I’ve met with Iraqis who have lost family and friends, as well as those who haven’t, but whose opinion seemed relevant and important to include. The last participant I met with was one such example; a young US-born Iraqi activist, who has been documenting various grassroots civil society initiatives in and outside Iraq. Initially, discussing death seemed, to him, somewhat contradictory to his mission of highlighting inspirational stories of hope towards a better future of Iraqis. A memorial seemed an unhelpful reminder of pain most Iraqis wanted to escape. And yet, acknowledging death, being real with what is, we are potentially better able to embrace life more fully, to move truthfully from ending to beginning.

Marrying someone I did not know this time last year has left me with my fare share of beginnings, and a part of me was (and continues to be) eager to ignore endings and to look forward, not back.

Then, I believe: whatever issue (or knot) I refuse to acknowledge, I inevitably pass on to those around me, in some form or another. From odd coping mechanisms, which alienate those I live with, to cycles of violence [LINK TO SCILLA] that ensure our future is locked into our past. This works on a collective level too, if a group of people (a generation, particular community or family) choose to avoid, then the wounds are passed on (see transgenerational trauma and Epigenetics).

Speaking of his personal experience, I heard my partner say: ‘Heartbreak can be worse than death’. Yet, he chose to face his pain and work with it, and by ‘it’ I of course mean, with himself, namely this wounded part that needed attending to. I can only avoid and ignore my own experience/s by essentially, in some way, dismissing myself.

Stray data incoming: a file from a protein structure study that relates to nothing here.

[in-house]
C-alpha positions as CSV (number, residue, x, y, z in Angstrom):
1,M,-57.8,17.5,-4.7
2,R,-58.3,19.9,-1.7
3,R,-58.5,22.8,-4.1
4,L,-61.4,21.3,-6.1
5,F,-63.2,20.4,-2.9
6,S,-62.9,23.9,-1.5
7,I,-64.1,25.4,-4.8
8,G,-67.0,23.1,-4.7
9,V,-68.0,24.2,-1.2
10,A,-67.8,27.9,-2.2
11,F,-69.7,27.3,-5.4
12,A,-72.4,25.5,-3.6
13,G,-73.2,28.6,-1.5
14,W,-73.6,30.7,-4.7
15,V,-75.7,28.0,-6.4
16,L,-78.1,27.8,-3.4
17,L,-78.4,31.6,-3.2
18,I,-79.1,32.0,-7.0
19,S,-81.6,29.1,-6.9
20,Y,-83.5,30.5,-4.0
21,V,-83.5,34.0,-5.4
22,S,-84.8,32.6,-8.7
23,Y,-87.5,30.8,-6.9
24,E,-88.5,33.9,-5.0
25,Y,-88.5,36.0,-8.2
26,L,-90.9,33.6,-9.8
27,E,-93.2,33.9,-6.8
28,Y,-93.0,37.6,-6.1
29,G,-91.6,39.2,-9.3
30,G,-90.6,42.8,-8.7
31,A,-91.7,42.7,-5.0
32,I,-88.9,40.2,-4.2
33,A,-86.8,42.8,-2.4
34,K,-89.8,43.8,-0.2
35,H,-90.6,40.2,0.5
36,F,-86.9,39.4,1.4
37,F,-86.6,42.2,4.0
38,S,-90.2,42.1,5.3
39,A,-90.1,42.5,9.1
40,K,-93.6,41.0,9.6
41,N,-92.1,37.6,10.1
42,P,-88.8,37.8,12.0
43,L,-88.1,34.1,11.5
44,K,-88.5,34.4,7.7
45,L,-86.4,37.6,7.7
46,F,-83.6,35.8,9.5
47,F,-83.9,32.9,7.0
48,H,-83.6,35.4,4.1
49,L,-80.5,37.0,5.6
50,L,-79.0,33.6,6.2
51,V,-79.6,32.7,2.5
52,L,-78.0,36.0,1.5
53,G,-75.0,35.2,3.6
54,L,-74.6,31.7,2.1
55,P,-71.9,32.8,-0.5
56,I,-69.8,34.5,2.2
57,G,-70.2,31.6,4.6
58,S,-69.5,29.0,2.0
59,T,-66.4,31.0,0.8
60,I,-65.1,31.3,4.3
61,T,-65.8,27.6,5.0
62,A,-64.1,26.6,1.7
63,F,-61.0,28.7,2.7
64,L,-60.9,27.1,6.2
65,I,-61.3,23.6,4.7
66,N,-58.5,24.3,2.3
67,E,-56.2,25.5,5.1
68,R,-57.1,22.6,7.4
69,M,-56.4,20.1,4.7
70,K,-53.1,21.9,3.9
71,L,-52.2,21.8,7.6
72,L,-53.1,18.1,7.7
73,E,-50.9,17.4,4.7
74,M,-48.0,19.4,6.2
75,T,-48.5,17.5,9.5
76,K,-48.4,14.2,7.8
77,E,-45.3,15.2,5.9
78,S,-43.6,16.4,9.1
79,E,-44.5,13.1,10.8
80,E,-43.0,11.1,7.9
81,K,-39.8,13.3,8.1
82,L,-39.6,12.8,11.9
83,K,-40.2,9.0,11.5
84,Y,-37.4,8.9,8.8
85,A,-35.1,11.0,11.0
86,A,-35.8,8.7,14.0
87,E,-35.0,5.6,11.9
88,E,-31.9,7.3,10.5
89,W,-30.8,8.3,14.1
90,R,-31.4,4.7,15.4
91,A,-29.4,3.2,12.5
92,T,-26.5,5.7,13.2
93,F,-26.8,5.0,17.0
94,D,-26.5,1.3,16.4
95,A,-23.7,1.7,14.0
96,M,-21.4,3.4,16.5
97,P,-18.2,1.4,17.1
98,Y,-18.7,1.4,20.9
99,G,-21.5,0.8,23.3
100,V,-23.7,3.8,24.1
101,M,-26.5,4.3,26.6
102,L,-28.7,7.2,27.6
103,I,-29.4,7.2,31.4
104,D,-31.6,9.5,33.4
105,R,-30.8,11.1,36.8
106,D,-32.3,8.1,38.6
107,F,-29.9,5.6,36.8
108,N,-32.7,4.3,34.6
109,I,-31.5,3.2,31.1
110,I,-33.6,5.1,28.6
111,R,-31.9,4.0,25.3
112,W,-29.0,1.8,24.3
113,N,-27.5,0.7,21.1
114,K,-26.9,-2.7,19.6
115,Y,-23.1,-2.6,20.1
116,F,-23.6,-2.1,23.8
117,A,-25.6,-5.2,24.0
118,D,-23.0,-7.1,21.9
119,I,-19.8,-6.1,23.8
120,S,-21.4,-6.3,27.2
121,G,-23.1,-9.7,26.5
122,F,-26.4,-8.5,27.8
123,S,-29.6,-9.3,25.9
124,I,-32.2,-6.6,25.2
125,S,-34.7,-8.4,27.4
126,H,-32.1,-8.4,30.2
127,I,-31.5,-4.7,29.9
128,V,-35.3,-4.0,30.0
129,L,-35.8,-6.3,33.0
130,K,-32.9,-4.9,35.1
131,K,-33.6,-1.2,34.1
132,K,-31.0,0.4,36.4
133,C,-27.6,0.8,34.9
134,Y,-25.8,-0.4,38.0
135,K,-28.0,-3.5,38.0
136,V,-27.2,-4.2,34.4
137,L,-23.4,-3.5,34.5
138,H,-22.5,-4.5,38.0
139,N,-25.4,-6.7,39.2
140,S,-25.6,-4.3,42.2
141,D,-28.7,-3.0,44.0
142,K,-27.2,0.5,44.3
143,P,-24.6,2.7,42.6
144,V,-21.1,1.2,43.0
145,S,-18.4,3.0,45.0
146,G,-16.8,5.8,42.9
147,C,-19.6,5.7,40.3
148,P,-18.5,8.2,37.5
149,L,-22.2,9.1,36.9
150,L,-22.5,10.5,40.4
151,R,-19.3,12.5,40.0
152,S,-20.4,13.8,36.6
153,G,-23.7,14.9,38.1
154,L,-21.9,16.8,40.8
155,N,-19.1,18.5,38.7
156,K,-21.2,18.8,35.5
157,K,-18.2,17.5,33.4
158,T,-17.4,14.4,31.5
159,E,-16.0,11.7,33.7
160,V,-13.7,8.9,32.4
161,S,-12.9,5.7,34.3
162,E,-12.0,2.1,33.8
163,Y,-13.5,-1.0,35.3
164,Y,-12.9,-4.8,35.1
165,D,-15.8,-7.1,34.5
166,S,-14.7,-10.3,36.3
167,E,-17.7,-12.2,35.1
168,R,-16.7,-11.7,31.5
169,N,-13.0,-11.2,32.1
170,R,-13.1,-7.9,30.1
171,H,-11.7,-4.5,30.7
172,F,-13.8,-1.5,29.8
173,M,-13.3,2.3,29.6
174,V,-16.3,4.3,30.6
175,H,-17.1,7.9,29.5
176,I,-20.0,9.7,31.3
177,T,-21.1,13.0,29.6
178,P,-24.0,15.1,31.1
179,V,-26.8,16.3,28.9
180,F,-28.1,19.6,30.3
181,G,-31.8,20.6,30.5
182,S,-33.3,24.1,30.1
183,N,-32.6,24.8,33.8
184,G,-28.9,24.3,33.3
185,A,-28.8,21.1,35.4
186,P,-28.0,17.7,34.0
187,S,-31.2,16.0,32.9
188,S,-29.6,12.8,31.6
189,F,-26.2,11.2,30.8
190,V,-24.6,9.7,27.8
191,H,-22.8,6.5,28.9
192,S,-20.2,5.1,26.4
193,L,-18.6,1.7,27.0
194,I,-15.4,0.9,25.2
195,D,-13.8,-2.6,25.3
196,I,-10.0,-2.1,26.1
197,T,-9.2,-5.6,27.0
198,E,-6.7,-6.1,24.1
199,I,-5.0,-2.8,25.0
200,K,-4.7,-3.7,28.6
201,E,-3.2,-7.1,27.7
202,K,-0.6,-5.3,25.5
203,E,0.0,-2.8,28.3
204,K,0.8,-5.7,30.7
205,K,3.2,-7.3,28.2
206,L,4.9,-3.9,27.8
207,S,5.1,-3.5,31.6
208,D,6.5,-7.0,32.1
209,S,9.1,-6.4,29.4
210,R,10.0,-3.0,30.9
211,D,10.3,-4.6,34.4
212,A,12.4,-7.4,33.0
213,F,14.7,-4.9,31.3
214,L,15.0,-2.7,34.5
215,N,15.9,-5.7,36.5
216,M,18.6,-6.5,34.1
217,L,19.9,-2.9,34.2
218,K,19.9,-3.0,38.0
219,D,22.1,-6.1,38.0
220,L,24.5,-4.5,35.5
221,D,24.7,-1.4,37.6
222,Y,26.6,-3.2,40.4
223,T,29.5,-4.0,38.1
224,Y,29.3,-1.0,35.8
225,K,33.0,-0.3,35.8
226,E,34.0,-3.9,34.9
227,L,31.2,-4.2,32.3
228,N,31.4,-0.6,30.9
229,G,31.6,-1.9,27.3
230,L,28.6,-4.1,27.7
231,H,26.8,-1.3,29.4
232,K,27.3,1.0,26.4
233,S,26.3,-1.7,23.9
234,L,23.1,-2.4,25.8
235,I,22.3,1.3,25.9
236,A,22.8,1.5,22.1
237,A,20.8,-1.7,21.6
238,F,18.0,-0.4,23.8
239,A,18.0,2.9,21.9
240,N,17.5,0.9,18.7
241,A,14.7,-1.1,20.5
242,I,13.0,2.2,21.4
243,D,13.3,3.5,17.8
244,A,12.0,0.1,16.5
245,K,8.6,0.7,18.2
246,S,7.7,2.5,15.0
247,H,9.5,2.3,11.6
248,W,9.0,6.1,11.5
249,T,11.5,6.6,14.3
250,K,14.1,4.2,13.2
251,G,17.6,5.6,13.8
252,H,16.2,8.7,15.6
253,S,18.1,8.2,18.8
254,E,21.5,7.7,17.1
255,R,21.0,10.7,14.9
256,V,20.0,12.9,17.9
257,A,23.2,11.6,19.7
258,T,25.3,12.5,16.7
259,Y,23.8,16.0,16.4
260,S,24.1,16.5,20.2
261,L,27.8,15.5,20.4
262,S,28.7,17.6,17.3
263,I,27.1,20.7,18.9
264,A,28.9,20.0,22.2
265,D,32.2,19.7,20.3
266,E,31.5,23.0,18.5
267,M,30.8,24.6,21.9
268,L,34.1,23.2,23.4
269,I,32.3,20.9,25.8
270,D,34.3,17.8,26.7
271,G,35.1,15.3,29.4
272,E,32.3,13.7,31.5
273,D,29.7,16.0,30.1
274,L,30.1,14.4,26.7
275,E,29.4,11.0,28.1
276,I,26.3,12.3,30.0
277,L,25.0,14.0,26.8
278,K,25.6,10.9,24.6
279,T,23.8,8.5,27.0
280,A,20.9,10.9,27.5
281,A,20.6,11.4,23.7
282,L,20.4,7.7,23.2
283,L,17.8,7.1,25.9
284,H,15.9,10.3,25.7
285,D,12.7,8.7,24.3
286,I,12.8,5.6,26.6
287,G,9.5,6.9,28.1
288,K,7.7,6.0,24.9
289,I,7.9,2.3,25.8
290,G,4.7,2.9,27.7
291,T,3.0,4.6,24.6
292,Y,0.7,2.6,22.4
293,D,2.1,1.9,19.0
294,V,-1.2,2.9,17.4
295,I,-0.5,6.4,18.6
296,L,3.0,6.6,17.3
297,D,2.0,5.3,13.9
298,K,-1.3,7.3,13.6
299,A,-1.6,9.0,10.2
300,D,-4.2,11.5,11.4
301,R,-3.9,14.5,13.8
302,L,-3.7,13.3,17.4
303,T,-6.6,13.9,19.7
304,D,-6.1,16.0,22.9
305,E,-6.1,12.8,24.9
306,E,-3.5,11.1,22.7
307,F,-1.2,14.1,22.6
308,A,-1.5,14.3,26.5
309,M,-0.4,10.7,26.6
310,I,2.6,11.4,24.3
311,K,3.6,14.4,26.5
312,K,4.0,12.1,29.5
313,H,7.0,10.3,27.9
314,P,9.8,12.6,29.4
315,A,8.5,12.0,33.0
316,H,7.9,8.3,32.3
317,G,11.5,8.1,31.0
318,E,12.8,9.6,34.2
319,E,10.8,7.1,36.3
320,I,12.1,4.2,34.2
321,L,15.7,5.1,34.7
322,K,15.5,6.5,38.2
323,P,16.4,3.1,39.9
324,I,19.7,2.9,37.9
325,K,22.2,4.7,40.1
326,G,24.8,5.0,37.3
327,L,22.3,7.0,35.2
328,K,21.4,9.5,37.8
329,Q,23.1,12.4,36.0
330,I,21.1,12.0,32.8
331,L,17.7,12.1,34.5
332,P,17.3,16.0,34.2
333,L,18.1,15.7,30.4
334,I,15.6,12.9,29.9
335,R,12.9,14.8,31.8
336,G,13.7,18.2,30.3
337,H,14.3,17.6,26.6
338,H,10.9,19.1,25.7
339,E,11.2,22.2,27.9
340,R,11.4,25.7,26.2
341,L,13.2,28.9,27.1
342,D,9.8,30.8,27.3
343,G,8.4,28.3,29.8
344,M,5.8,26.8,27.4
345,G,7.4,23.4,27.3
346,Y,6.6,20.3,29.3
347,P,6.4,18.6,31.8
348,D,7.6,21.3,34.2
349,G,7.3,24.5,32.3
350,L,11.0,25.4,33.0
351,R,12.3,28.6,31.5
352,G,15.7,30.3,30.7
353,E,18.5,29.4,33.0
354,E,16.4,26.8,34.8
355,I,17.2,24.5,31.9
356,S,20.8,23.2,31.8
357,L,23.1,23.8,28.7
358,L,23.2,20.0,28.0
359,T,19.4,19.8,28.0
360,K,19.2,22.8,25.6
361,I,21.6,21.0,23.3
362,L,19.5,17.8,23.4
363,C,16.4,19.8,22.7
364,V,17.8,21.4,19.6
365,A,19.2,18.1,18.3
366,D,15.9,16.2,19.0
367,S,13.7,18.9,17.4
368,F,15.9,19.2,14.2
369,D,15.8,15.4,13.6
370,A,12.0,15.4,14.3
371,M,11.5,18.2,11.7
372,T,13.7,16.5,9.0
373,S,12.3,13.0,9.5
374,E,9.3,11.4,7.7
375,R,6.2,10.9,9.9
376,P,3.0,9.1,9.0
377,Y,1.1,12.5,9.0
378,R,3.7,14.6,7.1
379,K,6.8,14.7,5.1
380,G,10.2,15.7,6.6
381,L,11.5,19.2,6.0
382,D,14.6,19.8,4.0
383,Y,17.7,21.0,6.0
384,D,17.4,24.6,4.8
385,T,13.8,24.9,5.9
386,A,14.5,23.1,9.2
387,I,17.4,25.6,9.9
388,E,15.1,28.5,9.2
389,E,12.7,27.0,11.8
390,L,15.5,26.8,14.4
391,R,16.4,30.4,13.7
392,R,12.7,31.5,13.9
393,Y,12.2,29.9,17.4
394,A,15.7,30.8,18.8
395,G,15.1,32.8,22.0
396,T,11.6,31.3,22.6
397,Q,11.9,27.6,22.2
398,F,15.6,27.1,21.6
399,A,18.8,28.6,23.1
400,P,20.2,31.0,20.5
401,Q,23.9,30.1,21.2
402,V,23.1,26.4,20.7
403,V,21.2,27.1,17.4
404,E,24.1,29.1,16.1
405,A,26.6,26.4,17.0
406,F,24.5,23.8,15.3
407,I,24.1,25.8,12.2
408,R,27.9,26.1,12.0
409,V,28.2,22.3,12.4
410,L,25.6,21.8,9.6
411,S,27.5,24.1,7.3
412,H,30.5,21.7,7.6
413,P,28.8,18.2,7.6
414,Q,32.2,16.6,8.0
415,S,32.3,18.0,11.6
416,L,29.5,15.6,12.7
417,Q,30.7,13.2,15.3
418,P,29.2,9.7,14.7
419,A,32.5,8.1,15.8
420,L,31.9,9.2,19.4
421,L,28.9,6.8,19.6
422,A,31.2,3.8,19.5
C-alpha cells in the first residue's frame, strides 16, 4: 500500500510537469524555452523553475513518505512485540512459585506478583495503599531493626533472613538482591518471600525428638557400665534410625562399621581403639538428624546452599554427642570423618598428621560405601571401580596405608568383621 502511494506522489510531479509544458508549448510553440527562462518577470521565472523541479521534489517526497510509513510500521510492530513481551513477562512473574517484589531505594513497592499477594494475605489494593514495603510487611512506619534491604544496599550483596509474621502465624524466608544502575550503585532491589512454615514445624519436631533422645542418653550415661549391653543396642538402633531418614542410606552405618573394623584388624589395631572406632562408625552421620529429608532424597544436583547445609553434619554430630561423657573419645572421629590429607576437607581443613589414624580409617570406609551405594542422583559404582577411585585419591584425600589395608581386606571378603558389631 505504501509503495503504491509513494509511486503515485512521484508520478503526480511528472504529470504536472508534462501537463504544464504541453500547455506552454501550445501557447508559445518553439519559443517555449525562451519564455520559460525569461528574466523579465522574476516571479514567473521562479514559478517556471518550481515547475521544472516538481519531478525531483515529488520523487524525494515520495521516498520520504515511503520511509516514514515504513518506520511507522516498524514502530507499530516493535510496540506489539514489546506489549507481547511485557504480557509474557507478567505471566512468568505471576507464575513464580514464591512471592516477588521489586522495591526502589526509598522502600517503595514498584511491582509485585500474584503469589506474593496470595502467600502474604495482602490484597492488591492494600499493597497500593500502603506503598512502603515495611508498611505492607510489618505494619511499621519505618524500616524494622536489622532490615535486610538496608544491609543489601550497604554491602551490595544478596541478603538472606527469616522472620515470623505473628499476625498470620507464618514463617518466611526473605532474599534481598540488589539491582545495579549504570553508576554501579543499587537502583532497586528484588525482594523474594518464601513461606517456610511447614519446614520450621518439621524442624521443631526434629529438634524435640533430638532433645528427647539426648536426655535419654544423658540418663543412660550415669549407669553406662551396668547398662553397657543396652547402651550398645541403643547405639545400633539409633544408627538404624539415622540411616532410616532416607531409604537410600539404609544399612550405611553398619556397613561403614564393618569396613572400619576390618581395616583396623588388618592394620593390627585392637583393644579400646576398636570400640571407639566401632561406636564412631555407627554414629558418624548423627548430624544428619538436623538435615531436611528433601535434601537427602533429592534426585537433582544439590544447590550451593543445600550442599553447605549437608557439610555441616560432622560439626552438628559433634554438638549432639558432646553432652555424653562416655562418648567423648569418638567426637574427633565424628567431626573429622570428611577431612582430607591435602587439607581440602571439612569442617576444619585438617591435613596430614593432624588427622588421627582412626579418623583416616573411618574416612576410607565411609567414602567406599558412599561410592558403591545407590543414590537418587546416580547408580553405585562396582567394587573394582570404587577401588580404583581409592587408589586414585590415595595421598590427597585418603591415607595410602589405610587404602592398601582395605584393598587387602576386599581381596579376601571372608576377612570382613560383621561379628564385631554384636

This can also relate to life perspectives: I may choose to see the end of a relationship as living proof that romantic love is doomed to fail, as I had chosen to do for years (largely without my own awareness); or we can work to heal ourselves, muddle and struggle to reconnect with the world around us, and transition towards new possibilities. This is what he chose to do.

Grieving is a unique process, without rules of right and wrong.

In relation to literal death and the people I met, who courageously shared their experiences of losing a loved one to violence, well, they dealt as best they could with the resources they had/have at hand. And the latter often was considerably more than anything available to Iraqis inside Iraq, as physical safety was a constant factor for those living in the UK and US. Therefore, as well as acknowledging individual deaths and survival experiences, Iraq Digital Memorial also aims to be a collective place of sharing and connecting. As a mother who has lost a son or daughter, I may be able to learn of other mother’s experiences, learn from her responses and perhaps share some of what I found helpful in my own process. An online support network, which digitally connects Iraqis, inside and outside Iraq, with the wider world.

All this is in theory, as the memorial currently consists of a vision, a collection of opinions from potential participants and a design waiting to be mapped out. IBC is in it for the long haul.

As for me, I continue to find much of my own life experiences- some relating to endings, some beginnings- unearthed into the present, as my partner and I travel through our respective homes. From San Francisco to London, Dubai to Beirut, Amman and Ramallah, and back again. None are Home, and all are homes with family we love.

I wish I can take him to my home in Baghdad, which my family no longer own. Even if they did, I would not risk his life. I am proud of the Iraqis I have met over the last five months or so, and look forward to their sharing some of their stories with you.

Watch this space.

Though don’t hold your breath.